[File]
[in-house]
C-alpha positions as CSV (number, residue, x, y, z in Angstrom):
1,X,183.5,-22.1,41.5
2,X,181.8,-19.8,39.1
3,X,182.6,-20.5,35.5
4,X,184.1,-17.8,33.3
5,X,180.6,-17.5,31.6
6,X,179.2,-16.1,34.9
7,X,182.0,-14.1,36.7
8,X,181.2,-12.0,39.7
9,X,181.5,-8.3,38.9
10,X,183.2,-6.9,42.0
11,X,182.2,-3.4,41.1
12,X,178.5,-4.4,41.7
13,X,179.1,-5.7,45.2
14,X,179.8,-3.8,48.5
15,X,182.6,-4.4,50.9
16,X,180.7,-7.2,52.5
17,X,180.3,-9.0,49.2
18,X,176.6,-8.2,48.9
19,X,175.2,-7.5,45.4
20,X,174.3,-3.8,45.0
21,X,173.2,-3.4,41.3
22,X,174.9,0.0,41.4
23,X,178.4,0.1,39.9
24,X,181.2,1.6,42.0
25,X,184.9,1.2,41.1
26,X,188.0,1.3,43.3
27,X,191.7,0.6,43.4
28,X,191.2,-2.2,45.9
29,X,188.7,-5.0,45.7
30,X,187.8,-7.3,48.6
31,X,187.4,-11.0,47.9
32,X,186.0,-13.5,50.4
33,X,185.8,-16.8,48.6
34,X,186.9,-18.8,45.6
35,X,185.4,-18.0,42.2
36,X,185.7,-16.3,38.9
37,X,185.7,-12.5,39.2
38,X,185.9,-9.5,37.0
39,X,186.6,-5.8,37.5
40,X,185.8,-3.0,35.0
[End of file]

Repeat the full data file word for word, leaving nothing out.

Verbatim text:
[in-house]
C-alpha positions as CSV (number, residue, x, y, z in Angstrom):
1,X,183.5,-22.1,41.5
2,X,181.8,-19.8,39.1
3,X,182.6,-20.5,35.5
4,X,184.1,-17.8,33.3
5,X,180.6,-17.5,31.6
6,X,179.2,-16.1,34.9
7,X,182.0,-14.1,36.7
8,X,181.2,-12.0,39.7
9,X,181.5,-8.3,38.9
10,X,183.2,-6.9,42.0
11,X,182.2,-3.4,41.1
12,X,178.5,-4.4,41.7
13,X,179.1,-5.7,45.2
14,X,179.8,-3.8,48.5
15,X,182.6,-4.4,50.9
16,X,180.7,-7.2,52.5
17,X,180.3,-9.0,49.2
18,X,176.6,-8.2,48.9
19,X,175.2,-7.5,45.4
20,X,174.3,-3.8,45.0
21,X,173.2,-3.4,41.3
22,X,174.9,0.0,41.4
23,X,178.4,0.1,39.9
24,X,181.2,1.6,42.0
25,X,184.9,1.2,41.1
26,X,188.0,1.3,43.3
27,X,191.7,0.6,43.4
28,X,191.2,-2.2,45.9
29,X,188.7,-5.0,45.7
30,X,187.8,-7.3,48.6
31,X,187.4,-11.0,47.9
32,X,186.0,-13.5,50.4
33,X,185.8,-16.8,48.6
34,X,186.9,-18.8,45.6
35,X,185.4,-18.0,42.2
36,X,185.7,-16.3,38.9
37,X,185.7,-12.5,39.2
38,X,185.9,-9.5,37.0
39,X,186.6,-5.8,37.5
40,X,185.8,-3.0,35.0